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...veterinary care from those who care
We recommend that your rabbit is routinely vaccinated against two fatal diseases - Viral Haemorrhagic Disease (HVD) and Myxomatosis. Both can be rapidly fatal in an unvaccinated rabbit and there no cures once infected. Both viruses can be spread by direct contact between rabbits (wild and domesticated) but also via indirect contact such as people, clothing, shoes, other objects and fleas.
Protection can be achieved by regular vaccination. We are now able to provide vaccination against Viral Haemorrhagic Disease and Myxomatosis in one single yearly vaccination.
Myxomatosis is caused by a pox virus which is spread by biting insects, typically the rabbit flea, although the cat flea can also transmit the virus. The disease has been seen in house rabbits that have never been outdoors so all pet rabbits should be considered to be at risk. Myxomatosis can occur at any time of year but in this country most cases occur in late summer/early autumn and early winter months.
Symptoms of myxomatosis include puffy swellings around the head and face, ‘sleepy’ eyes, swollen lips, swellings on the inside of the ear and puffy swellings around the anus and genitals. Within a day or so these swellings can become so severe that they can cause blindness. Eating and drinking becomes progressively more difficult and death usually follows within 12 days.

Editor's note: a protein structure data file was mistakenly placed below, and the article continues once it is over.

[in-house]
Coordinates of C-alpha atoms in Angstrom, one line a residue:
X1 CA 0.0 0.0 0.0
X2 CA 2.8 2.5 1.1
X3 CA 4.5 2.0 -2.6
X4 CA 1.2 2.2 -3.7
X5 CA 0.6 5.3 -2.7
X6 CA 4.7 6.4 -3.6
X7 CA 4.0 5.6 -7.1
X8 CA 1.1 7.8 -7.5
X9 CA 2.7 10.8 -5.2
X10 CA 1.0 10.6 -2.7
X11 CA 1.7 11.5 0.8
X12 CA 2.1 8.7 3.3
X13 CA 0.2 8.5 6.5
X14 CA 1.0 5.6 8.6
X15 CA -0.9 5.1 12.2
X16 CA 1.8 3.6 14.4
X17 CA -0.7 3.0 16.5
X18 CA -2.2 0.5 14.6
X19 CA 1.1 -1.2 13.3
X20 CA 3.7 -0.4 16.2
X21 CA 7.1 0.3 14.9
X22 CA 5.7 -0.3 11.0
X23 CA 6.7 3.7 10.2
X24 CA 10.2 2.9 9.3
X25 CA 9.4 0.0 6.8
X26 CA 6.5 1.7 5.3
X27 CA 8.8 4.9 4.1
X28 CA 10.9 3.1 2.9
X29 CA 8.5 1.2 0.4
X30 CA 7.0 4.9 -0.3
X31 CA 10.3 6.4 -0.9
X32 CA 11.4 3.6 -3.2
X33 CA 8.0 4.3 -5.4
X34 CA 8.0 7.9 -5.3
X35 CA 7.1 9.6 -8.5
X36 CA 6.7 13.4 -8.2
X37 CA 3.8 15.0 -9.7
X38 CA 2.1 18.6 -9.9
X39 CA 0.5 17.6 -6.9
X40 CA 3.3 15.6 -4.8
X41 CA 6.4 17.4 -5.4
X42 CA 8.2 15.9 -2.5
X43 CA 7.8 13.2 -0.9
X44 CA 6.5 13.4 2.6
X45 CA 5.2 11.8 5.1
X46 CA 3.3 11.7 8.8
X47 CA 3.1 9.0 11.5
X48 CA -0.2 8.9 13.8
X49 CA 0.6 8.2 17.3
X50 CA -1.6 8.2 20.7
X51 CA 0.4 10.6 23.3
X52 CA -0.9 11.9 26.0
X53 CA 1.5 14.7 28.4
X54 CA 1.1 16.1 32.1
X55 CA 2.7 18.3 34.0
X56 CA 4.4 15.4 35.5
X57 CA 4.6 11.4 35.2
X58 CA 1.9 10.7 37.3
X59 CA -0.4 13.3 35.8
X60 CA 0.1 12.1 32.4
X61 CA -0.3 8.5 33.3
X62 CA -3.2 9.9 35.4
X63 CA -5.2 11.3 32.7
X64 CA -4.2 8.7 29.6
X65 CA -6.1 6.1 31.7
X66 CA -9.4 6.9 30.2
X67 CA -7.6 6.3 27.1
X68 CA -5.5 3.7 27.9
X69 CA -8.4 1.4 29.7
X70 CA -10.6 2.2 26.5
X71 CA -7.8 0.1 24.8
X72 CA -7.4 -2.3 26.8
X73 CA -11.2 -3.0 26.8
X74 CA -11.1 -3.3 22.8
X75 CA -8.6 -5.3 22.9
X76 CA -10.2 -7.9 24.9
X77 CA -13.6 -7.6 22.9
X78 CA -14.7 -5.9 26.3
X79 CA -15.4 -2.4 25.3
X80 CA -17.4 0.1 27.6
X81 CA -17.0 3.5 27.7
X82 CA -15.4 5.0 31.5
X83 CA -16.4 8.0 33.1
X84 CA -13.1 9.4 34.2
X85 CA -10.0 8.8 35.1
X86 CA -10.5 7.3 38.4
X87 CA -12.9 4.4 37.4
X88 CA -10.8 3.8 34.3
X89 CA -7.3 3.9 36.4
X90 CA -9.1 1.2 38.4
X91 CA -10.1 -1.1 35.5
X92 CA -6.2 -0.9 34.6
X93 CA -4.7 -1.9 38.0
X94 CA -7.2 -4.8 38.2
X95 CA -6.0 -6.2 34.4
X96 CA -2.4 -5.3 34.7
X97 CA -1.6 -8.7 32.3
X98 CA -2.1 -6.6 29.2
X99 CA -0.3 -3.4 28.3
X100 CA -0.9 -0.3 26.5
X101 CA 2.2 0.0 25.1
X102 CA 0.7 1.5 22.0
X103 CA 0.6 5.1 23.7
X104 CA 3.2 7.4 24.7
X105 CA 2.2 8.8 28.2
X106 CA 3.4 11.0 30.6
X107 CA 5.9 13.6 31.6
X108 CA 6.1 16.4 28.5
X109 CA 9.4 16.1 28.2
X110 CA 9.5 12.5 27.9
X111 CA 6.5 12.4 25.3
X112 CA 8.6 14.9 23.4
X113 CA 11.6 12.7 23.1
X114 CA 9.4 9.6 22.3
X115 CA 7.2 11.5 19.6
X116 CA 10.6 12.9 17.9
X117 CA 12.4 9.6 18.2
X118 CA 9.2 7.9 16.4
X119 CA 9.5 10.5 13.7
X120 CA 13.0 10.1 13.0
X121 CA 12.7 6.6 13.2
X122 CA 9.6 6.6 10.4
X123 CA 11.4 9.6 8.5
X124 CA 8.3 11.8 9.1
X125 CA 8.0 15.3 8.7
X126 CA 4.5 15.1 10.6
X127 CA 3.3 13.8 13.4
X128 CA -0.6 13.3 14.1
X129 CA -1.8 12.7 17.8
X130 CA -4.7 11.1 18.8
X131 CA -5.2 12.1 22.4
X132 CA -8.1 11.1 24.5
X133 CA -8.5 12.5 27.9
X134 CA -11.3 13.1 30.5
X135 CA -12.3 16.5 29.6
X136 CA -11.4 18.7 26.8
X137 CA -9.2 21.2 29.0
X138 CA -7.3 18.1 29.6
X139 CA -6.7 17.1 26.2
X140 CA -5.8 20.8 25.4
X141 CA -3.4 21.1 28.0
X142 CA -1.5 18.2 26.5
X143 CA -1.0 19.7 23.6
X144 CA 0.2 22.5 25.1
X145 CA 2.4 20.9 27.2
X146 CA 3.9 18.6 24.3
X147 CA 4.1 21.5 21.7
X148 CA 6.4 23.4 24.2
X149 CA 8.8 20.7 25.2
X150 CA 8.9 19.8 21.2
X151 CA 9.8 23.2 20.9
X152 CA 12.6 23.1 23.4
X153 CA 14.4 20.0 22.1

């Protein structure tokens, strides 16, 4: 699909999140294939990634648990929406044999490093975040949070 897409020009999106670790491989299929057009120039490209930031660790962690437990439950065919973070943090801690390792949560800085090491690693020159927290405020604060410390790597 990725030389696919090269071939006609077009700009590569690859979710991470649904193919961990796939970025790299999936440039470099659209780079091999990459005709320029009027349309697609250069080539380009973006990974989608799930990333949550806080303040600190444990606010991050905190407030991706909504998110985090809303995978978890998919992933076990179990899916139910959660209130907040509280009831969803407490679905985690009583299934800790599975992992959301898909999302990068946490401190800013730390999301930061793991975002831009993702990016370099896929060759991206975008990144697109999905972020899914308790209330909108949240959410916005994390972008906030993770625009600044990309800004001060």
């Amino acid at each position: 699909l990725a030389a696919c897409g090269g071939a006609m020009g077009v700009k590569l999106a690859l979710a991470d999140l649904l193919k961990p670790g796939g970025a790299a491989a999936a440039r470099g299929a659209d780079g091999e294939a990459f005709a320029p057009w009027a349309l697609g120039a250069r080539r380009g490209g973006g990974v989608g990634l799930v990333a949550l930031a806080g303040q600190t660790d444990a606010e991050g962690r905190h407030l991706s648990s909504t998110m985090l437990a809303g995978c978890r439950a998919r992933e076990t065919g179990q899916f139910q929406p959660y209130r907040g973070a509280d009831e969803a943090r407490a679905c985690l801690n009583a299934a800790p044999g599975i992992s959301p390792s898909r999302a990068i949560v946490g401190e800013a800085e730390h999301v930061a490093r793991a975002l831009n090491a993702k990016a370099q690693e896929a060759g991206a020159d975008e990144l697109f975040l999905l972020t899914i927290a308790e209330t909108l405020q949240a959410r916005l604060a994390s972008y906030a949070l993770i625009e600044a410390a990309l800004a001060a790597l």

Vaccination can start at 6 weeks of age. Animals should normally be re-vaccinated annually. However where there is a high risk of infection (e.g. rabbit sanctuaries, heavy flea populations, areas where myxomatosis is rife) re-vaccination every 6 months is suggested.
Haemorrhagic viral disease (HVD)
This is another very nasty, often fatal disease. Affected rabbits become severely ill with internal bleeding in lungs, guts and urinary tract. It is caused by a virus (calici virus) and is very infectious. It affects rabbits above 8 weeks old usually and 70-80% of affected rabbits will become extremely ill within 2-3 days of being exposed to the virus. Signs seen are fever, depression, anorexia, lethargy, diarrhoea, however these vague signs might not be noticed as the disease can progress very quickly. Nearly all affected rabbits will die suddenly with few clinical signs. In the terminal stages they can have nose bleeds, have fits, or become comatose and die. HVD is spread in the same way as myxomatosis i.e. between rabbits and on objects e.g. food and water containers, people etc. Treatment is unlikely to be successful because the disease progresses so rapidly. Some animals may recover but require intensive supportive treatment.
The only way to protect your rabbit against this fatal disease is to have it vaccinated. One of our vets will give your rabbit a full health check at the same time as having the vaccination - please ring for an appointment.
Male rabbits make responsive pets but can become territorial, aggressive and can frequently spray urine if not castrated. They have to be kept alone which is not fair as rabbits like to have company. Neutered males are much happier and more relaxed. They can enjoy life without having to look for a mate and are much less aggressive and smelly! Castration is a minor operation which can be performed from 12 weeks of age.
Female rabbits can also become territorial or show signs of aggression once they have reached sexual maturity at around 4-6 months of age. If they are not spayed they can have repeated false pregnancies, become aggressive towards their owners and other rabbits. Keeping two females together, even if they are sisters, can make things worse. Spaying female rabbits can also prevent uterine cancer which may increase their life expectancy. Females can be spayed at about 4 months of age.